Following prison riots in Italy, Pope Francis offered Mass for prisoners and persecuted Christians on Wednesday during his televised daily Mass.

“Today, in a special way, I would like to pray for those who are in prison, for our brothers and sisters … they suffer, and we must be near to them in prayer, asking that the Lord might help them and console them in this difficult moment,” Pope Francis said March 11 at the start of Mass in the chapel of Casa Santa Marta.

Twelve inmates have died in Italy in the past three days as prison riots broke out in response to Italian government restrictions put in place to deter the spread of the coronavirus that has infected 10,000 people in the country.

The Italian government decree signed March 8 that suspended all public religious ceremonies also denied prisoners the right to receive visitors, including family members, in prisons.

Prisoners began setting fires, taking hostages, and raiding prison medical clinics in prisons  in northern Italy on March 8 in protest of the changes.

In a Modena prison, a total of nine prisoners died as a result of the unrest, and in Rieti, north of Rome, three prisoners died of overdoses of drugs stolen from the prison clinic, according to Reuters. Fifty prisoners escaped from a prison in Foggia in southern Italy.

Pope Francis announced on March 10 that this year’s meditations for the papal Way of the Cross in Rome on Good Friday will include reflections on those who are suffering as prisoners today.

The meditations were written by Fr. Marco Pozza, the chaplain of the Due Palazzi prison in Padua, Italy. As of March 11, the annual Via Crucis at the Colosseum is still scheduled to take place in Rome in one month.

The nationwide quarantine and suspension of all public Masses in Italy will lift on April 3, barring further government restrictions.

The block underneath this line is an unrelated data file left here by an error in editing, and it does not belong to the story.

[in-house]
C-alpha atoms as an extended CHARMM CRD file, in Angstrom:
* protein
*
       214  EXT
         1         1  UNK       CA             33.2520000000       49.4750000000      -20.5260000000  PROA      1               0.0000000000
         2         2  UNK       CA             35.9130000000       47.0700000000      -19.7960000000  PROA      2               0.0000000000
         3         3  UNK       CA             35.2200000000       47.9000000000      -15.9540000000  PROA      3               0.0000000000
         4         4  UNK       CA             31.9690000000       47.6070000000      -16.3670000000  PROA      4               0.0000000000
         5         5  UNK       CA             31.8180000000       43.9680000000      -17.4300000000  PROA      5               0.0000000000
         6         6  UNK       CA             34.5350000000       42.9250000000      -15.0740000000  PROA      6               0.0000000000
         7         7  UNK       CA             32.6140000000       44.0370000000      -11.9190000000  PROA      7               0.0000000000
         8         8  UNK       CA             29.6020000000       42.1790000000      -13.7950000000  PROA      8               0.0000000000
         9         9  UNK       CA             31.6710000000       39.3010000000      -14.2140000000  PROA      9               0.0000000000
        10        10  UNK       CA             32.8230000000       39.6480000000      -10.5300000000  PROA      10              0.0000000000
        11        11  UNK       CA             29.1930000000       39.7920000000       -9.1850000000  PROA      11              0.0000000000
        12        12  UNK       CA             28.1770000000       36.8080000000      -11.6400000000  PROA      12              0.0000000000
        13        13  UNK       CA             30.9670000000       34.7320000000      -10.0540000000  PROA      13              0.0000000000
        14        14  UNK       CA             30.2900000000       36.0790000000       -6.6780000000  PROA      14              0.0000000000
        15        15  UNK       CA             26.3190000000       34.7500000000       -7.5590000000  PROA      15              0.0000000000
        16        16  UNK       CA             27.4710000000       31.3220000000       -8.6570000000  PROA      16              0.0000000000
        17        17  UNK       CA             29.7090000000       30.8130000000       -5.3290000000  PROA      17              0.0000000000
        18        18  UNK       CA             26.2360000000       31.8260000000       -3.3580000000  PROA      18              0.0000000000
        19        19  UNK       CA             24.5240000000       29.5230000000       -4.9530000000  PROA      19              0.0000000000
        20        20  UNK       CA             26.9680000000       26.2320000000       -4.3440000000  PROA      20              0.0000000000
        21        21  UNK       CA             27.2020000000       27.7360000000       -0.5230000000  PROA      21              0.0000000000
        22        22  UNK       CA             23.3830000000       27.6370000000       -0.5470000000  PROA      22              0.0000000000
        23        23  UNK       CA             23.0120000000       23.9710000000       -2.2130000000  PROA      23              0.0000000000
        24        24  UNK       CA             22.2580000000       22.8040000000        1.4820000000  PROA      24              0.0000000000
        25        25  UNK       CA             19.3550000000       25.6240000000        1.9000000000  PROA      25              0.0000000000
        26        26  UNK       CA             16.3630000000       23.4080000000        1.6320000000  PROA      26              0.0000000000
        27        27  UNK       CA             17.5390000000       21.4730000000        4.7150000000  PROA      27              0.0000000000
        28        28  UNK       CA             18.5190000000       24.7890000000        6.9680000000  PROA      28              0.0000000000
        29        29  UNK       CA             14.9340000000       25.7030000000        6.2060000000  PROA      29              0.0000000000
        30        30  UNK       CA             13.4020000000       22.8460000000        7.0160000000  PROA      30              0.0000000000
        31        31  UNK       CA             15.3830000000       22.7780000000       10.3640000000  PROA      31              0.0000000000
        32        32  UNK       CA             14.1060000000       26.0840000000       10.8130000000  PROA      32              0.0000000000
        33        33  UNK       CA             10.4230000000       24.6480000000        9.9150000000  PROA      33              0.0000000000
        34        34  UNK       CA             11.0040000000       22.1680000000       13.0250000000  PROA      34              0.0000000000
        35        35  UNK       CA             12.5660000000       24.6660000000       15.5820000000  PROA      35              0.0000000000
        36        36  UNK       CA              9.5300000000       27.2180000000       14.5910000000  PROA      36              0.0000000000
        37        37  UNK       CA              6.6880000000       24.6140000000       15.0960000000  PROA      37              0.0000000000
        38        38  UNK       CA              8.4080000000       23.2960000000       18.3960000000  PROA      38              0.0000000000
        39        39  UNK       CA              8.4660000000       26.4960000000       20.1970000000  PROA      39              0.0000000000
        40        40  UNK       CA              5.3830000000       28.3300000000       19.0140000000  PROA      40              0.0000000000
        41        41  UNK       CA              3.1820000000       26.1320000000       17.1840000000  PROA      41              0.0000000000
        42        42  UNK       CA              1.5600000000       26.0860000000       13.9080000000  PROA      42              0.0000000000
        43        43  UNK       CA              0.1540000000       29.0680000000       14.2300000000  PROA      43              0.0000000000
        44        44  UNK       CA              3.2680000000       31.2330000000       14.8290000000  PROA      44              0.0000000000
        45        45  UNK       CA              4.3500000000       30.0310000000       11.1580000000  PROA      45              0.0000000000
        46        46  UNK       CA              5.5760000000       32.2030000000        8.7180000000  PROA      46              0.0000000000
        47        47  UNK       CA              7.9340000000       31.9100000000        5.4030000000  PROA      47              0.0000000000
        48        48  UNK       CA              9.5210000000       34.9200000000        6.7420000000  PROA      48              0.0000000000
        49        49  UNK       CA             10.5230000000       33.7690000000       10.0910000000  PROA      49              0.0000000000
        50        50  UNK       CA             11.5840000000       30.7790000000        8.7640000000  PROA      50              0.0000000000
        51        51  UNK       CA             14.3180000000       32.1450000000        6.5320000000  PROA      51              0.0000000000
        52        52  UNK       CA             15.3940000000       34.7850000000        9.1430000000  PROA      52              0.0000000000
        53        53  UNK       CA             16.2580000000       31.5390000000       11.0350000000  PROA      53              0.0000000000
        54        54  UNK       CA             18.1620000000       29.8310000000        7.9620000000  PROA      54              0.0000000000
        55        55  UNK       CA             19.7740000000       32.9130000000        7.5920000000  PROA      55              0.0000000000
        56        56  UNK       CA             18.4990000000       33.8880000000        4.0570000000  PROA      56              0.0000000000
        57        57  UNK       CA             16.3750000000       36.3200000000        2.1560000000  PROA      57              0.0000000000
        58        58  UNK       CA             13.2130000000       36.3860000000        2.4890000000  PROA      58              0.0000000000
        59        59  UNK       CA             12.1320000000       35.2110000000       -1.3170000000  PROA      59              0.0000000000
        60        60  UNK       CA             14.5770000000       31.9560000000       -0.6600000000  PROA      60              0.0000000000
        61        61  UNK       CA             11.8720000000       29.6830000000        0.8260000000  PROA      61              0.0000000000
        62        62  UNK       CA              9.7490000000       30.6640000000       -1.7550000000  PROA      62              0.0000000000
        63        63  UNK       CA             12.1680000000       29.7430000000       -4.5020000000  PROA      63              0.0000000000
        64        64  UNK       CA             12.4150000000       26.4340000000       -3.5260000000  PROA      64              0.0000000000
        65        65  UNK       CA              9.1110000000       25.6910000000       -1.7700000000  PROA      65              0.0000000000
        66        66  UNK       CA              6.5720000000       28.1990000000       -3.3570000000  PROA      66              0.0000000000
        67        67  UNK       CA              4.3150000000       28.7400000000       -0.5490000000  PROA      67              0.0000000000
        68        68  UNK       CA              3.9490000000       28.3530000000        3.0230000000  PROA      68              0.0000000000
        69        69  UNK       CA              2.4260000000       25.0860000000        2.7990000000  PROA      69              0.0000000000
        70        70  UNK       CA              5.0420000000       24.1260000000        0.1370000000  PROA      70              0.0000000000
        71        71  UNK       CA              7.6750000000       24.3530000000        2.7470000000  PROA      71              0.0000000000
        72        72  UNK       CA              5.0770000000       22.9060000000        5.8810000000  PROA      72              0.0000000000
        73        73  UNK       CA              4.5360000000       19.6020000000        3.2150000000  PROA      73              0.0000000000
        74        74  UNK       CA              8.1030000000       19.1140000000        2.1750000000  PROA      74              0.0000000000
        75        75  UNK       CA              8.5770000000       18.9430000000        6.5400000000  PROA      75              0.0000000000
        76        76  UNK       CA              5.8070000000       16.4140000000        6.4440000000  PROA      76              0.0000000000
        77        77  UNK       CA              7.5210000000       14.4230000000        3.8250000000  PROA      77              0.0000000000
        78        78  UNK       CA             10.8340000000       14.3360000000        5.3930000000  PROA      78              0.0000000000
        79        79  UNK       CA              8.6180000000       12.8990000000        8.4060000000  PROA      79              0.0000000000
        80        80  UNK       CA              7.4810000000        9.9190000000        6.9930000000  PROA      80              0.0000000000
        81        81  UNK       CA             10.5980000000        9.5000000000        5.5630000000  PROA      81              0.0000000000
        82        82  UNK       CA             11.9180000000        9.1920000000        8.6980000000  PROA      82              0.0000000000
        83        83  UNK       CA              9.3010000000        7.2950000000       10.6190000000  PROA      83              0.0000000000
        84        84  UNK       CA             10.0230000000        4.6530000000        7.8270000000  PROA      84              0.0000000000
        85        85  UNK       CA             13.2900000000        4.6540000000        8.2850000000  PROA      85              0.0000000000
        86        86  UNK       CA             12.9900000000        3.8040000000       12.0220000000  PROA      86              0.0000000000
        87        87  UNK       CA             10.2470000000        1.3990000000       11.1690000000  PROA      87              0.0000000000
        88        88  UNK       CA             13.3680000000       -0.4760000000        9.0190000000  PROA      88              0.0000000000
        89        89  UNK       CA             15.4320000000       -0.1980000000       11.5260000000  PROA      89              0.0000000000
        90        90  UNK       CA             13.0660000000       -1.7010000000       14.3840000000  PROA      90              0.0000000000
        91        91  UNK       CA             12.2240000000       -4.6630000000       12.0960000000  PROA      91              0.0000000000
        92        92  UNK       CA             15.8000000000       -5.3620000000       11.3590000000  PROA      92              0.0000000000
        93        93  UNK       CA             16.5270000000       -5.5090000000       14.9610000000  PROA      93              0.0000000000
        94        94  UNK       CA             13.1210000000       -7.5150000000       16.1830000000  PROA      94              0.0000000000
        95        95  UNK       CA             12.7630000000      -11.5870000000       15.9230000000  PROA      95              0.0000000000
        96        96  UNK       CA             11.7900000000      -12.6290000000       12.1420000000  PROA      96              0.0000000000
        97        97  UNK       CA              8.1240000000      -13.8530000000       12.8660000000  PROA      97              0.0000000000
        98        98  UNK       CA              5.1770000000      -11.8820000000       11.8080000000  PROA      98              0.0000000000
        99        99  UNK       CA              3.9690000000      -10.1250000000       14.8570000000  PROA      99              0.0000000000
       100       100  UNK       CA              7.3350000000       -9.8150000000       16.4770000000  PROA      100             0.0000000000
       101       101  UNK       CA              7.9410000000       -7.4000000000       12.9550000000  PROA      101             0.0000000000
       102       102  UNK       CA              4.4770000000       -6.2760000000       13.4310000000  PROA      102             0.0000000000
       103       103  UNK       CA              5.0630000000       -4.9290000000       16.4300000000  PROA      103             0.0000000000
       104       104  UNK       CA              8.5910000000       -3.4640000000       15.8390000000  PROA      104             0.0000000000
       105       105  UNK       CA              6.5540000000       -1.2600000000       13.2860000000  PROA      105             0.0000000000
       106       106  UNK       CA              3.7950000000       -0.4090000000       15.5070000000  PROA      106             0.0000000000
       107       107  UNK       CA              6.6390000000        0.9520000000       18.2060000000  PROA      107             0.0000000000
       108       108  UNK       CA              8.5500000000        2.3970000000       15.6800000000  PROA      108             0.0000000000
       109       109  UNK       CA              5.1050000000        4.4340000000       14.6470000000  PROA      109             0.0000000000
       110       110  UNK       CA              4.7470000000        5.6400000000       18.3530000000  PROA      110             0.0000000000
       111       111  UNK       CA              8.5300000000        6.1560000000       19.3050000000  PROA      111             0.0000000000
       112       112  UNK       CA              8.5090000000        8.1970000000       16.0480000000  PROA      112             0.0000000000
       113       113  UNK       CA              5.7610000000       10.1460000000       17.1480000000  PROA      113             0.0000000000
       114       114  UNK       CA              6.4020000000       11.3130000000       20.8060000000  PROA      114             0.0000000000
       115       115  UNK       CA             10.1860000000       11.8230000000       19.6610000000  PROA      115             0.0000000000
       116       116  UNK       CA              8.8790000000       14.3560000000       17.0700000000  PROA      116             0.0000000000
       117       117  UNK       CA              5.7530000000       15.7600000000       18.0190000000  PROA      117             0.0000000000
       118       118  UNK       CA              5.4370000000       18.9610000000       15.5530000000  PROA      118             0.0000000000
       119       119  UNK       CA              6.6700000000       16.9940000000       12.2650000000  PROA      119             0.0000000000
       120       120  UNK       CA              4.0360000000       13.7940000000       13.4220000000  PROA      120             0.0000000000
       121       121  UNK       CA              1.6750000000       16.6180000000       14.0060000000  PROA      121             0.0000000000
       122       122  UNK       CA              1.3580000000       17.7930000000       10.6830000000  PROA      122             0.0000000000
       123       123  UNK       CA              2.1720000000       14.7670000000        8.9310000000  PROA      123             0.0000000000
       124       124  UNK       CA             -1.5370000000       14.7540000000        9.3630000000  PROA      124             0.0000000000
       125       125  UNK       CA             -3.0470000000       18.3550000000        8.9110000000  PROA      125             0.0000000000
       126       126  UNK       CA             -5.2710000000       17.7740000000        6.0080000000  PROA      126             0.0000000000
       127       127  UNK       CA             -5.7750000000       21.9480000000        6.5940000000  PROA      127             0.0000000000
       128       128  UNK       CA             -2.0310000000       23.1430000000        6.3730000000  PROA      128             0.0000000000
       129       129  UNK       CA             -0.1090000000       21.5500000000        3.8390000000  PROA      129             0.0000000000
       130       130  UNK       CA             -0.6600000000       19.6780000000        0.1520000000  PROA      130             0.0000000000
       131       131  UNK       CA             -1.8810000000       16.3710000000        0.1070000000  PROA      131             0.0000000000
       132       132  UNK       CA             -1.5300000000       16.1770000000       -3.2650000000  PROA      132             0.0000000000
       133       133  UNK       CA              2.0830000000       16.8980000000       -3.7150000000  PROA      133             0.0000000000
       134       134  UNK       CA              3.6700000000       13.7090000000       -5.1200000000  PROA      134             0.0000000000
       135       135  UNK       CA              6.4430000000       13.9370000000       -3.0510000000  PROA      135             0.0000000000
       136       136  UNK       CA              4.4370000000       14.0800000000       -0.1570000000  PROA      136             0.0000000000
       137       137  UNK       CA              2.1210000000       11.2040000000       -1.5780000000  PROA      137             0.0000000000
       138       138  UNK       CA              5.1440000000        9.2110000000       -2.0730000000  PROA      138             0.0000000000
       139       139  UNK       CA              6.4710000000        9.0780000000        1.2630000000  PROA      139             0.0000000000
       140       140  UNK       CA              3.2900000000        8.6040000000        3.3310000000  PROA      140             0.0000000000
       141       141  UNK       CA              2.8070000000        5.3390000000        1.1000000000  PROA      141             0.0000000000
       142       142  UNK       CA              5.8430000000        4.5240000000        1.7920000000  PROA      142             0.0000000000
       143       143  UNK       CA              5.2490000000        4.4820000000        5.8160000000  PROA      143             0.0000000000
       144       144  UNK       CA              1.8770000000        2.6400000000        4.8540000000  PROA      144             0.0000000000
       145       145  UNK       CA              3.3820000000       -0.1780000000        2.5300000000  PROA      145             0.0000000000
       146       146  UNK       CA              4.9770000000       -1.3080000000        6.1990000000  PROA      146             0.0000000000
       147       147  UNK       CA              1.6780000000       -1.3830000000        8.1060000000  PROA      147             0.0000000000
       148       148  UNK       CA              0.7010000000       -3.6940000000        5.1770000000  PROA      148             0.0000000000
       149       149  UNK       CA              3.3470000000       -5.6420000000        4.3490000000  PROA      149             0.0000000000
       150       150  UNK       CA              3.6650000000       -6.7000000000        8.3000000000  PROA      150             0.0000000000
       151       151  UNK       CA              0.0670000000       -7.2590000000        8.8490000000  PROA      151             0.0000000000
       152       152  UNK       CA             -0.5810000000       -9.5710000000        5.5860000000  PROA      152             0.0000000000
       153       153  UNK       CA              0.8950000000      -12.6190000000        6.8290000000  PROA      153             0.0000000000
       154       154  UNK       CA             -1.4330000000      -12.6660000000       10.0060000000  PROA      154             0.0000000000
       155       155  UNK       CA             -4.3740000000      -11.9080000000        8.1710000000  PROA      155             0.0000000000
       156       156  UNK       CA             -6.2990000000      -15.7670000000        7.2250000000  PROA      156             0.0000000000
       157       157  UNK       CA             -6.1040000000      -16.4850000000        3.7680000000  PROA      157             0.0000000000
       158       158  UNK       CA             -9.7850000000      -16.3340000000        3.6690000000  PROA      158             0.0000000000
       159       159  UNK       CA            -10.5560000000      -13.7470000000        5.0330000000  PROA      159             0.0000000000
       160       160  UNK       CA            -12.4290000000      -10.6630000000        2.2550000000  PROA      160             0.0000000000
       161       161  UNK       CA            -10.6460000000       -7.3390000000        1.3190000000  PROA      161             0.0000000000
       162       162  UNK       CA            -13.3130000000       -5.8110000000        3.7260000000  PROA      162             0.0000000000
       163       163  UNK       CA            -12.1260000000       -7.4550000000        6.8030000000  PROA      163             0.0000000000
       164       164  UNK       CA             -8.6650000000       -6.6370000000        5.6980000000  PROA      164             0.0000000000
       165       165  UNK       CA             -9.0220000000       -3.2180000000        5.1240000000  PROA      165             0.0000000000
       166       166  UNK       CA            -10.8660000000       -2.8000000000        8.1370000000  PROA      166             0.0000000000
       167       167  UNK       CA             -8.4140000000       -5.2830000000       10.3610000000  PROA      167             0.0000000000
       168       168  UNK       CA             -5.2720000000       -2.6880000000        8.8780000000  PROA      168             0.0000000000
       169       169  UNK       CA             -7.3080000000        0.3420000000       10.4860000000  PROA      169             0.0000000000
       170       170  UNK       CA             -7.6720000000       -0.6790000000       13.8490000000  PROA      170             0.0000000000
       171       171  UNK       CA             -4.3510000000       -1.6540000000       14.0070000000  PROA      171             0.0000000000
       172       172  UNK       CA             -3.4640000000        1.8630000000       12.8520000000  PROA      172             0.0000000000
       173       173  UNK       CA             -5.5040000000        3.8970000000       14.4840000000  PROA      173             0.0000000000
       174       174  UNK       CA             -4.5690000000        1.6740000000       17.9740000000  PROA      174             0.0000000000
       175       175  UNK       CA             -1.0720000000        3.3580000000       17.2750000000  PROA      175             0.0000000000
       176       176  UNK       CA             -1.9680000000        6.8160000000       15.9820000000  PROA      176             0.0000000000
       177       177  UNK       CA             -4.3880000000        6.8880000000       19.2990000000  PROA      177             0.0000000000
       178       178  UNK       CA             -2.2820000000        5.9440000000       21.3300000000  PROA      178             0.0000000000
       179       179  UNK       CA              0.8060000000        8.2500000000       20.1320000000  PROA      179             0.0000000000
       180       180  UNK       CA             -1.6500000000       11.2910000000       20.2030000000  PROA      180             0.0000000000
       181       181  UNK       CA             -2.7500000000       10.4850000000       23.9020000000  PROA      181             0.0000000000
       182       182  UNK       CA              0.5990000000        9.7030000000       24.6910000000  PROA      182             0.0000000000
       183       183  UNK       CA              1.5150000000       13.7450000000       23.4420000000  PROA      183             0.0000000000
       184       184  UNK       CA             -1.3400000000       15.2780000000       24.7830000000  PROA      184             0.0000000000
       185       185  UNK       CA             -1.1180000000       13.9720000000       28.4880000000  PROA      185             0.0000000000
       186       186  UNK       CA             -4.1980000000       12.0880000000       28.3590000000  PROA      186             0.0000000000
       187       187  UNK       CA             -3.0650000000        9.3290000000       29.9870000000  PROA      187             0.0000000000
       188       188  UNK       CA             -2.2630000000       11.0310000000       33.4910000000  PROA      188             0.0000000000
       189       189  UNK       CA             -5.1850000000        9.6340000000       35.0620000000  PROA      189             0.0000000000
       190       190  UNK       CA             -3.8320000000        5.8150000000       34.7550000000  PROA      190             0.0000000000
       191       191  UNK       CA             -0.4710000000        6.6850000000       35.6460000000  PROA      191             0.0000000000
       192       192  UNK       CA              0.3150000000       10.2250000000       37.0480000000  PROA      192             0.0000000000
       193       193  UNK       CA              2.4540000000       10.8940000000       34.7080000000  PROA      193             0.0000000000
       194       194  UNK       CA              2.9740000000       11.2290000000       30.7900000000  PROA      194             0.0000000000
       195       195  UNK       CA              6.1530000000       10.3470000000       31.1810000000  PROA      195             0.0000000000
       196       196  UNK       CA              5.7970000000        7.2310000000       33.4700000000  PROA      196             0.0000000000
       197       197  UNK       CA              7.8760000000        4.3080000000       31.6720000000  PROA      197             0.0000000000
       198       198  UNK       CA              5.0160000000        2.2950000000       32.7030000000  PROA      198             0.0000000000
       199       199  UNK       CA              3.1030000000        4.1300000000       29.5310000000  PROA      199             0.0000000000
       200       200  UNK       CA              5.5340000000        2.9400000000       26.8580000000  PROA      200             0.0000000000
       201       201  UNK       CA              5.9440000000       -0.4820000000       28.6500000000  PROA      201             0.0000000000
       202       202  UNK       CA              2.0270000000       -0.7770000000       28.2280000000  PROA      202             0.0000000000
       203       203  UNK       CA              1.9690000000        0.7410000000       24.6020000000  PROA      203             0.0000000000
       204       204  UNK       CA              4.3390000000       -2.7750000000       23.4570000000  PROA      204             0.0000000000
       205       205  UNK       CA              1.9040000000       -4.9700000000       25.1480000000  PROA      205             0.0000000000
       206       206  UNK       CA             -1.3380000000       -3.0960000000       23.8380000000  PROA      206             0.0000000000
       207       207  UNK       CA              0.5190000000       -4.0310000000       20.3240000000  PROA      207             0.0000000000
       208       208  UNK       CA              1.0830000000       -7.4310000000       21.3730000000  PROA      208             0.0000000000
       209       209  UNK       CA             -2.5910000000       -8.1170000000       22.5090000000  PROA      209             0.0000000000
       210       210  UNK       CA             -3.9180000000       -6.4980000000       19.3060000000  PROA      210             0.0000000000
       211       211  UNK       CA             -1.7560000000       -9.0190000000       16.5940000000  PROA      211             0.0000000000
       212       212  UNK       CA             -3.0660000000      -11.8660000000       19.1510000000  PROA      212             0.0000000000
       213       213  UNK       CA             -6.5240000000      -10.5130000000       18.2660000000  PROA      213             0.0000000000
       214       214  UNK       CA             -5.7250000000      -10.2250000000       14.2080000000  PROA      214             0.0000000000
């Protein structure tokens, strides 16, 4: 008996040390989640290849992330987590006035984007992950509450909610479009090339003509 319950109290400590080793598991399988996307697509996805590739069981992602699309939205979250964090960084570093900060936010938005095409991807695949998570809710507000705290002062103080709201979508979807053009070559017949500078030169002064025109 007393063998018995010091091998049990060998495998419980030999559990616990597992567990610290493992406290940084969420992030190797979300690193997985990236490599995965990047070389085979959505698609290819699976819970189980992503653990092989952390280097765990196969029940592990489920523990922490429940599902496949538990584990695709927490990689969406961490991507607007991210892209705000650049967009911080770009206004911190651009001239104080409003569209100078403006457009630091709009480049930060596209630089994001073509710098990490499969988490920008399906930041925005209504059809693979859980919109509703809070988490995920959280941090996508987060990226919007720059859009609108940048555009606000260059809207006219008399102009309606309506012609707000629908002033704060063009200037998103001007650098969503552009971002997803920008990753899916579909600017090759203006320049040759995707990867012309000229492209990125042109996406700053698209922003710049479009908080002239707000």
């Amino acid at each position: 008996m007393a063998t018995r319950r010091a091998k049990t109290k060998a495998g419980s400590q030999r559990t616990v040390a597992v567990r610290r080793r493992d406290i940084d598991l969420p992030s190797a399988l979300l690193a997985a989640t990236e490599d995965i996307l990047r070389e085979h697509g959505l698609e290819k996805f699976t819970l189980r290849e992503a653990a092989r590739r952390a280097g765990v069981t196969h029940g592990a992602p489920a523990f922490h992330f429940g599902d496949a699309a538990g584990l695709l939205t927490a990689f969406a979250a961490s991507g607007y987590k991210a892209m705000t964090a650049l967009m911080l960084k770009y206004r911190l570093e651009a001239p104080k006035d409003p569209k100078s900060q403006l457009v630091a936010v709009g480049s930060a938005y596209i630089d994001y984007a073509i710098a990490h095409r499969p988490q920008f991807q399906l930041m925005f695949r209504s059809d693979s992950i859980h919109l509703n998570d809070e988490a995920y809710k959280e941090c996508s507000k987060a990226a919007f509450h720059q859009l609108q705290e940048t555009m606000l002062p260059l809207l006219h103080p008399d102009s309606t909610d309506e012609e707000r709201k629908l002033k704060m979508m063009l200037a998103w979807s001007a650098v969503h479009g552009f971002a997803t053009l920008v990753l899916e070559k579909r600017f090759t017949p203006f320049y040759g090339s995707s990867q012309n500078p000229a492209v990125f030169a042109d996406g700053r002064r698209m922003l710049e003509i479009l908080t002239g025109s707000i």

Pope Francis thanked the parish of Due Palazzi prison for working together with the entire prison community to write the Via Crucis meditations during his livestreamed Wednesday audience. He said that he read the draft on March 10 and was thankful for the depth of the meditations.

In his morning homily, Pope Francis reflected in particular about the suffering of imprisoned persecuted Christians, and the suffering of Christ himself.

“Jesus tells the apostles that he will be sentenced to death, and will be mocked, scourged, crucified,” Pope Francis said.

“We think of the persecutions of so many saints, of so many Christians, who not [only] are killed, but also are made to suffer and are humiliated all the way to the end,” he said.

Pope Francis said that the devil is responsible for this persecution, calling it “the devil’s fury” at his defeat.

“Let us think of many Christians, how they are cruelly persecuted. In recent times, the newspapers spoke of Asia Bibi: nine years in prison, suffering,” the pope added.

Asia Bibi is a Pakistani Catholic woman who was sentenced to death in 2010 for blasphemy against Islam. She was acquitted and released from prison by the Supreme Court of Pakistan in 2018.

Francis warned that the devil uses vanity and the temptation of worldly success to lure people off of the path of Christ and to steer people away from the cross.

“Vanity, the worldly spirit is precisely the path that the devil offers to get away from the Cross of Christ. His own realization, careerism, worldly success: they are all non-Christian roads, they are all ways to cover the Cross of Jesus,” he said.

“May the Lord give us the grace to discern the path of the Lord, which is the cross, from the way of the world, which is vanity,” he prayed.